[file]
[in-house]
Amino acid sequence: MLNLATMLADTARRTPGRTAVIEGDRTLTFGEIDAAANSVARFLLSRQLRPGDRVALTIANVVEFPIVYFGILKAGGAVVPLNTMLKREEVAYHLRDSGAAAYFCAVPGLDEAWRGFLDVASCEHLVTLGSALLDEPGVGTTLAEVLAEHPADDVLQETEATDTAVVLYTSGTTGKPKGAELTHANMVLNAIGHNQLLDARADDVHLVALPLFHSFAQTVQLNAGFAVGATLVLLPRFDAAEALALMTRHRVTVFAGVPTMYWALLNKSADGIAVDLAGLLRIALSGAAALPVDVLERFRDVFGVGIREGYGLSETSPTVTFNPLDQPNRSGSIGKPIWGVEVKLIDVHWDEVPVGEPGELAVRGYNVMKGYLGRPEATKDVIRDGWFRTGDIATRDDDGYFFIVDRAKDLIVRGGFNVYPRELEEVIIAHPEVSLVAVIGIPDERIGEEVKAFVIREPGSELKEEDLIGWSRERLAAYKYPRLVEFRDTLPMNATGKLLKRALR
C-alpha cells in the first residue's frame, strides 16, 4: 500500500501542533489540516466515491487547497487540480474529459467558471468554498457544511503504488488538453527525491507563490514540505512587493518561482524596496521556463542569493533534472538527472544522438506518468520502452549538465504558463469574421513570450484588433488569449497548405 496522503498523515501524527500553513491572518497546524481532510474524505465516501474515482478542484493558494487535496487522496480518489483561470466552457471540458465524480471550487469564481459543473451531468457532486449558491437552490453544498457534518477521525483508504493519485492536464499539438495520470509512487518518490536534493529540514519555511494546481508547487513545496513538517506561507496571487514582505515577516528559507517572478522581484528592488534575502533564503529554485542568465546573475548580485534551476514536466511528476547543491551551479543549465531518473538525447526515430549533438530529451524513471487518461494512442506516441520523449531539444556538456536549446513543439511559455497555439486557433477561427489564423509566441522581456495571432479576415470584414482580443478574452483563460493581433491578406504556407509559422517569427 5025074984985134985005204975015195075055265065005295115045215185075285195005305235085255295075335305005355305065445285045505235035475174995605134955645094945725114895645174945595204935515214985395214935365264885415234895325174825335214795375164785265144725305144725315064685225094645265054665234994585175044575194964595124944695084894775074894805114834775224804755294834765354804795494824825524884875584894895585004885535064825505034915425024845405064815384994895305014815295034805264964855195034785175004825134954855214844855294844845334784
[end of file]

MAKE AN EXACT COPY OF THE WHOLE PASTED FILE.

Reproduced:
[in-house]
Amino acid sequence: MLNLATMLADTARRTPGRTAVIEGDRTLTFGEIDAAANSVARFLLSRQLRPGDRVALTIANVVEFPIVYFGILKAGGAVVPLNTMLKREEVAYHLRDSGAAAYFCAVPGLDEAWRGFLDVASCEHLVTLGSALLDEPGVGTTLAEVLAEHPADDVLQETEATDTAVVLYTSGTTGKPKGAELTHANMVLNAIGHNQLLDARADDVHLVALPLFHSFAQTVQLNAGFAVGATLVLLPRFDAAEALALMTRHRVTVFAGVPTMYWALLNKSADGIAVDLAGLLRIALSGAAALPVDVLERFRDVFGVGIREGYGLSETSPTVTFNPLDQPNRSGSIGKPIWGVEVKLIDVHWDEVPVGEPGELAVRGYNVMKGYLGRPEATKDVIRDGWFRTGDIATRDDDGYFFIVDRAKDLIVRGGFNVYPRELEEVIIAHPEVSLVAVIGIPDERIGEEVKAFVIREPGSELKEEDLIGWSRERLAAYKYPRLVEFRDTLPMNATGKLLKRALR
C-alpha cells in the first residue's frame, strides 16, 4: 500500500501542533489540516466515491487547497487540480474529459467558471468554498457544511503504488488538453527525491507563490514540505512587493518561482524596496521556463542569493533534472538527472544522438506518468520502452549538465504558463469574421513570450484588433488569449497548405 496522503498523515501524527500553513491572518497546524481532510474524505465516501474515482478542484493558494487535496487522496480518489483561470466552457471540458465524480471550487469564481459543473451531468457532486449558491437552490453544498457534518477521525483508504493519485492536464499539438495520470509512487518518490536534493529540514519555511494546481508547487513545496513538517506561507496571487514582505515577516528559507517572478522581484528592488534575502533564503529554485542568465546573475548580485534551476514536466511528476547543491551551479543549465531518473538525447526515430549533438530529451524513471487518461494512442506516441520523449531539444556538456536549446513543439511559455497555439486557433477561427489564423509566441522581456495571432479576415470584414482580443478574452483563460493581433491578406504556407509559422517569427 5025074984985134985005204975015195075055265065005295115045215185075285195005305235085255295075335305005355305065445285045505235035475174995605134955645094945725114895645174945595204935515214985395214935365264885415234895325174825335214795375164785265144725305144725315064685225094645265054665234994585175044575194964595124944695084894775074894805114834775224804755294834765354804795494824825524884875584894895585004885535064825505034915425024845405064815384994895305014815295034805264964855195034785175004825134954855214844855294844845334784